Political correctness, a dangerous blight on our world

YOU are cordially invited to a ploughpersons lunch at John Storer House….’
I nearly fell off my chair opening the morning post as a young reporter at the Loughborough Echo.
Little did I know this was a landmark moment in my life – my first ever encounter with political correctness.
How things have changed in the three decades or so since. Or at least partly. I’m certainly not laughing now – but I’m more convinced than ever that political correctness is a scourge on our society and a very dangerous one at that.
Another fairly harmless example came during a light-hearted piece on Radio 5 Live yesterday afternoon.
The presenters were discussing the publication of a list of our 100 most popular comedy films when one posed the question why there were very few from around 2000 onwards.
In a lightbulb moment, a listener provided a very good answer: “Political correctness.”
Certain comedians apparently vanished off the face of the earth – or at least our TV screens – when this philosophy took hold.
Funny thing is most of them were very good and I can’t remember being offended by any of them.
Maybe that’s because I don’t take comedy literally. It either makes me laugh or it doesn’t and heads in one ear and out the other (like many, I can hardly ever remember a joke).
Getting a little bit more serious now, I was saddened and angered by the way Labour shadow cabinet minister Sarah Champion was treated over her ‘racist’ remarks.
She wrote in an article in The Sun that there appeared to be a Pakistani men link with the recent rape gang trials.
Firstly, she seems to have a good point – but, more importantly, she should be entitled to state her honest view, even if she’s wrong and even if she offends people along the way.
That, surely, is how ‘free speech’ should operate?
In my view, we should all respect and not abuse each other.
But part of that ‘respect’ is that everything we say and do should be open to genuine question.
Allow me to go back to another early example of a denial of our freedoms from my early journalistic career.
You may recall that the author Salman Rushdie received death threats and was given personal security for years after writing a book called Satanic Verses that appeared to be critical of the Islamic faith.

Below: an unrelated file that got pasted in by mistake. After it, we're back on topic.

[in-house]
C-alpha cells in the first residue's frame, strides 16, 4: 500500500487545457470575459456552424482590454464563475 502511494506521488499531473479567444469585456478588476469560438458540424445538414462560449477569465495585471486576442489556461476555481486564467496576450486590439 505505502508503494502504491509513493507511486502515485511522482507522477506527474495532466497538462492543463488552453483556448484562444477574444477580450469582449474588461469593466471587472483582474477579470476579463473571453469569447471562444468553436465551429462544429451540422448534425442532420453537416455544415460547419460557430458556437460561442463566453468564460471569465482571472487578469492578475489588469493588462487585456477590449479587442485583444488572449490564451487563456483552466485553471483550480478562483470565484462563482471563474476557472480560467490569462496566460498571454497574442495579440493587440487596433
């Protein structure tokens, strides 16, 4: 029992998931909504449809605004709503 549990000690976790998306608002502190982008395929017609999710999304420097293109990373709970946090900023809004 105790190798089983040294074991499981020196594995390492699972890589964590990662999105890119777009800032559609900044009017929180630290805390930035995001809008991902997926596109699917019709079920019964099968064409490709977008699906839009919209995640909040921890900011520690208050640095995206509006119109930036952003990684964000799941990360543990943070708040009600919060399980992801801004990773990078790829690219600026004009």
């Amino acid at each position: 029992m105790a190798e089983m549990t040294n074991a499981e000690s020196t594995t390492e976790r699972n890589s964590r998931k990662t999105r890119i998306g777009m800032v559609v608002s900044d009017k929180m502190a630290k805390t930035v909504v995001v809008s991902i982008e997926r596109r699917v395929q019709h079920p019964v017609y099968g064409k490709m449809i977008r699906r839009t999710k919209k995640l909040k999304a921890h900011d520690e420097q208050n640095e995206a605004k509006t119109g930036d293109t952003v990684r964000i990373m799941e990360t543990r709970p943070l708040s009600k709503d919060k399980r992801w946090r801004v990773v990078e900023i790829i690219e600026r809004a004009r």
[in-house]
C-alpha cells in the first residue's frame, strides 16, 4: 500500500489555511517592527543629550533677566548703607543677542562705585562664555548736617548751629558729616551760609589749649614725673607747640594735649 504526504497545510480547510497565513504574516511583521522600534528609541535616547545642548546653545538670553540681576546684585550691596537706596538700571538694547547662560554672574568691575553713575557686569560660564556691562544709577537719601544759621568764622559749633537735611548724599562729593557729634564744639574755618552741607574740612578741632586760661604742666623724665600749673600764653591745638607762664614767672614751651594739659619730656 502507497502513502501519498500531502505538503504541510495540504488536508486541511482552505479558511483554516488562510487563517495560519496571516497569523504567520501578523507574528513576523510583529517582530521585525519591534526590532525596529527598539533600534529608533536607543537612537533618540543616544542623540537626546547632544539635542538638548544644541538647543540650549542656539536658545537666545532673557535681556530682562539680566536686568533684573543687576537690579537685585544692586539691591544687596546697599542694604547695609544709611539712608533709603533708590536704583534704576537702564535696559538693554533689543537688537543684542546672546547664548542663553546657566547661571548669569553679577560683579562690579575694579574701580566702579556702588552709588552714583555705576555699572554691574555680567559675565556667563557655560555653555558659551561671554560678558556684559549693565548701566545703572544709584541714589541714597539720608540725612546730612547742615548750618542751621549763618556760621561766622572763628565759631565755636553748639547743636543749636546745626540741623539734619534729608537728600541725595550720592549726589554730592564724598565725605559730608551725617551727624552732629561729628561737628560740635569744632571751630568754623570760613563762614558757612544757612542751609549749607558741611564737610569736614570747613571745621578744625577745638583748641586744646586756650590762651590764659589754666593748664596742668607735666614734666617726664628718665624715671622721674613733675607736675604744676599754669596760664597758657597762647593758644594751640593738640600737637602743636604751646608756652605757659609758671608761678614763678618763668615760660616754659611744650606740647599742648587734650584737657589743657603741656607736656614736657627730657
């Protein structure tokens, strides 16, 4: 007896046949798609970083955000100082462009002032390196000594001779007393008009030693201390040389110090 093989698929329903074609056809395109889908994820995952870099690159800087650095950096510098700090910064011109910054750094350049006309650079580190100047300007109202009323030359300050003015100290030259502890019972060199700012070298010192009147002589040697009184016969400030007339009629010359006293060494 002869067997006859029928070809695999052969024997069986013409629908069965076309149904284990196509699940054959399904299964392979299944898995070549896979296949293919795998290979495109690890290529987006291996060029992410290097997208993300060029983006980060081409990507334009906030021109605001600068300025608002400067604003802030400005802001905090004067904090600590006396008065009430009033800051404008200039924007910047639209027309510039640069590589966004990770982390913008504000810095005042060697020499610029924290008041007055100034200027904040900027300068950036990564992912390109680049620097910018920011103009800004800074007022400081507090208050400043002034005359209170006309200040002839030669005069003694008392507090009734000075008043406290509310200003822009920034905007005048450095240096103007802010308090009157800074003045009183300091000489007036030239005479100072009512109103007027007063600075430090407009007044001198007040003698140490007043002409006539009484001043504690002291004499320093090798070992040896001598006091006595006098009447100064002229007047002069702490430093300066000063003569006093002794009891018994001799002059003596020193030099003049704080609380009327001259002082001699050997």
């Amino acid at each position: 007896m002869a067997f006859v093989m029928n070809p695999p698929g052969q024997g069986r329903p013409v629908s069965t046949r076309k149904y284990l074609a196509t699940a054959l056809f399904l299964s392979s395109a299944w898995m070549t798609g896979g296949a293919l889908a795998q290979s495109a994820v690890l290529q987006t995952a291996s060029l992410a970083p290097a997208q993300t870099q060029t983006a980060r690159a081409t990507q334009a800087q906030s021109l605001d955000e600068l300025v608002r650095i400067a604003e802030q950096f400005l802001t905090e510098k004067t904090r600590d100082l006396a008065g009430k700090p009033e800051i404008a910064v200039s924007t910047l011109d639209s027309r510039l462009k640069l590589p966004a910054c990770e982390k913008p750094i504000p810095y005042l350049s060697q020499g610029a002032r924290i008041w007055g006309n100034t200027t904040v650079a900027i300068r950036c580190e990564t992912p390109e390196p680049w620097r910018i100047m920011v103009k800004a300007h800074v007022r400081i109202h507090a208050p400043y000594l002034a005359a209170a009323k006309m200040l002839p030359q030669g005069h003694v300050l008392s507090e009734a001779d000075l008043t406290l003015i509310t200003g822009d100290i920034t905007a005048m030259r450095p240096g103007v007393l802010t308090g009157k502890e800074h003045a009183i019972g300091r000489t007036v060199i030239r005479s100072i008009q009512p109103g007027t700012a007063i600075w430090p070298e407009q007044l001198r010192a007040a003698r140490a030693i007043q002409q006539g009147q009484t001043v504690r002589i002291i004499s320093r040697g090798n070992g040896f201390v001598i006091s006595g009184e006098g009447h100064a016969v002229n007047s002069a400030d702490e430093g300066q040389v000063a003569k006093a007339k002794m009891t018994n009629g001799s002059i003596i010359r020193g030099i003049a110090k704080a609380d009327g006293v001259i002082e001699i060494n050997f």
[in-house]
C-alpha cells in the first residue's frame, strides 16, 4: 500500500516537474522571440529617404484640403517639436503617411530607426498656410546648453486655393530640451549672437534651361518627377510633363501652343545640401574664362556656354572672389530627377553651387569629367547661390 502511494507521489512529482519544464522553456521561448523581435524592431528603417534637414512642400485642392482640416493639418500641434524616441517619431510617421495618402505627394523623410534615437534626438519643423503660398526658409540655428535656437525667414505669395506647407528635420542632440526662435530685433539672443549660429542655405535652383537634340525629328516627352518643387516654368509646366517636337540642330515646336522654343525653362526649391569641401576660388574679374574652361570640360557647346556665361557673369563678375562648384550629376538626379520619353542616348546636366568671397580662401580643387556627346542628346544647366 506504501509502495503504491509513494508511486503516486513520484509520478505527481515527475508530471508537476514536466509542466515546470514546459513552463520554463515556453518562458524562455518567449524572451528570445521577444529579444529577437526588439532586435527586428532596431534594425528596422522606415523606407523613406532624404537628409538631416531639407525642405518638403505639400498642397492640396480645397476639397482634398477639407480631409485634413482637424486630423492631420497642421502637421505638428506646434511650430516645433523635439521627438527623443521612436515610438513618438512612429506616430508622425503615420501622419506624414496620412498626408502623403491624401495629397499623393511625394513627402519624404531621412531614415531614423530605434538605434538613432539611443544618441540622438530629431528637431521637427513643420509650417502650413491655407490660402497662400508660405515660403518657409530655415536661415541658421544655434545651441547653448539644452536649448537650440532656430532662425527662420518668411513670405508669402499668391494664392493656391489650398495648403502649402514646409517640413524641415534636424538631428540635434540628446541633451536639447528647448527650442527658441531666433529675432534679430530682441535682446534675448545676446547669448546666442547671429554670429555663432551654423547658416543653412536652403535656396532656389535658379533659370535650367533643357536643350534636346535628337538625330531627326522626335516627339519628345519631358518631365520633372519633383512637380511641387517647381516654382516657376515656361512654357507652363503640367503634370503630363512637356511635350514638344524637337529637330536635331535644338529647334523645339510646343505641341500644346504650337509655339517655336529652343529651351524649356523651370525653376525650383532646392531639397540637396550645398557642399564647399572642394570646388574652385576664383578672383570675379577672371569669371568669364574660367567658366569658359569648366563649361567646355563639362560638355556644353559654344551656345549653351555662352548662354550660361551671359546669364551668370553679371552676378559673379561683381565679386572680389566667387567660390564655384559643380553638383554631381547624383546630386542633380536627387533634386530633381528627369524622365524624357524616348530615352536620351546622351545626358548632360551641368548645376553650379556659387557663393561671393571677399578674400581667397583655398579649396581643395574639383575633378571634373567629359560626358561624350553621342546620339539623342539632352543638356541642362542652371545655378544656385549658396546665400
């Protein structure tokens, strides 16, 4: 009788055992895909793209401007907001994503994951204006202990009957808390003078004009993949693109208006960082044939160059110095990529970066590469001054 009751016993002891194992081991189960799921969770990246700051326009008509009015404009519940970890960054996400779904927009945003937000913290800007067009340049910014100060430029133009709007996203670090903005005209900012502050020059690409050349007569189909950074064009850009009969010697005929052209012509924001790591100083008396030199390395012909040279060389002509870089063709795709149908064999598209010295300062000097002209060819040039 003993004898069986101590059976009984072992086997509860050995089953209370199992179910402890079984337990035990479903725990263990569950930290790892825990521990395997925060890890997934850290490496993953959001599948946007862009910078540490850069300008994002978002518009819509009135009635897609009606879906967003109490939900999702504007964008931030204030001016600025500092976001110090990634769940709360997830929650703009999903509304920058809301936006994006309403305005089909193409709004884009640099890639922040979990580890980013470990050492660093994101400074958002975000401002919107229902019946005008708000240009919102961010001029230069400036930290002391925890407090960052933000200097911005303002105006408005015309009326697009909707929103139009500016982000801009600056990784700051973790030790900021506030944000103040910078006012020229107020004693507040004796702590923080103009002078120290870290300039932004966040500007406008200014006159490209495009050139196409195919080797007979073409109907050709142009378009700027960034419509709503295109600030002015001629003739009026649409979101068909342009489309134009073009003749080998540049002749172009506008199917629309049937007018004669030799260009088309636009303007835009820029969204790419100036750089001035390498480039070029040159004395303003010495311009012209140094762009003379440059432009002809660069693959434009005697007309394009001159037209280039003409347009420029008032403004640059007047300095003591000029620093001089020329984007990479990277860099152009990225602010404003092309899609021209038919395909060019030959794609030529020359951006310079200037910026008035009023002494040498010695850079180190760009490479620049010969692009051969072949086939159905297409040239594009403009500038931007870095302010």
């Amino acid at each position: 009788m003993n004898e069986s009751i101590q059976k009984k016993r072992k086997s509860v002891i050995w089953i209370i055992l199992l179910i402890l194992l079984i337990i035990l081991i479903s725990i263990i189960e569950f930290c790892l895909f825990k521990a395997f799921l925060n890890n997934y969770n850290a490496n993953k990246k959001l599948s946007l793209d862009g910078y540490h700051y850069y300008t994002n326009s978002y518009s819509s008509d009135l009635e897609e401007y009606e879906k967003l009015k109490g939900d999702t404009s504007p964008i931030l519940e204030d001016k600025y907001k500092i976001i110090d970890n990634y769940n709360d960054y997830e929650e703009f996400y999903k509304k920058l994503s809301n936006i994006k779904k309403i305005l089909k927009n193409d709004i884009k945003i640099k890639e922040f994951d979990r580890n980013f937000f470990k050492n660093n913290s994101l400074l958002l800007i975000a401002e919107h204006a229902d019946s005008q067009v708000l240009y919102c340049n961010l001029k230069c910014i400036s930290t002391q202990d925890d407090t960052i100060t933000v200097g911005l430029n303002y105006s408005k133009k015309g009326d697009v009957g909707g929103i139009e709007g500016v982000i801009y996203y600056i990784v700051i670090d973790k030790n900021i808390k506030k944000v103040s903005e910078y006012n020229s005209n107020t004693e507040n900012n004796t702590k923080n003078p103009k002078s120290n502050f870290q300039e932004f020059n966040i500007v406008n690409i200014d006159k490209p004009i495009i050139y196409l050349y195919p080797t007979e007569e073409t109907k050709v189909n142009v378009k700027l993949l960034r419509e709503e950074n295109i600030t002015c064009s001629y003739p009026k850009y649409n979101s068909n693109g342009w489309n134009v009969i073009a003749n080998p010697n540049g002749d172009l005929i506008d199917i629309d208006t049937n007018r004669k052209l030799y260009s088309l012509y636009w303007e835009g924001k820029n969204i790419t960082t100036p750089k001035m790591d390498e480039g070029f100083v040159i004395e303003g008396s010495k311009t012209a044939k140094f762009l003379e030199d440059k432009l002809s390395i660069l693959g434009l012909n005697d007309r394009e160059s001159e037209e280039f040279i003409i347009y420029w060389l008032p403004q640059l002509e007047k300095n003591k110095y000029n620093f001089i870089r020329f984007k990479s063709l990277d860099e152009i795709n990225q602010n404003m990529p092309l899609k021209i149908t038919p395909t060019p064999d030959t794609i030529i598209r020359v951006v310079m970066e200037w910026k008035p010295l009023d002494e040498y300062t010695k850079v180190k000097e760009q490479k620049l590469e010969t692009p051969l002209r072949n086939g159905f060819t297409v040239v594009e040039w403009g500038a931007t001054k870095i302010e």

I decided it was a good idea to visit our local Mosque in Loughborough to find out what the official view of local Muslims was.
The answer I got from the Imam genuinely shocked me.
He told me that the author should not be subjected to the fatwa. Or death sentence, but he should be ‘severely tortured’.
Dangerous nonsense! Because a guy is bright enough not to be taken in by a religion, he should be tortured? Exactly which century are we living in?
Suffice to say that today’s ‘racism’ and ‘Islamophobia’ allegations often leave me cold.
I’m not wishing to be assassinated quite yet – certainly not on a day when Notts have a very important T20 quarter final – but I’ll just leave you with this.
For me, the issue is one of ‘discrimination’ rather than ‘ism’.
If someone discriminates against a fellow human being on account of their gender, skin colour, religion or sexual orientation that’s plain wrong and needs to be corrected.
But merely holding a personal view about any of these issues is not a prosecutable offence in my book.
Believe me, I hold many!
My concern – and the real reason for this article – is where we are heading.
Already a slip of the tongue or the pen can cancel out a lifetime of very good work in politically correct minds.
Sarah Champion apparently worked tirelessly to help the victims of rape gangs in her community.
Isn’t that more important and relevant than her views of the abusers?
We have been lured bit by bit into a world where Donald Trump, or Theresa May for that matter, can launch the most vicious weapons known to humanity and not be criticised, but should either raise a question mark about ‘gay marriage’ they could lose their jobs.
On that note, I will let this lie for now.
Political correctness causes us to lose our perspective and confuse mountains with molehills.

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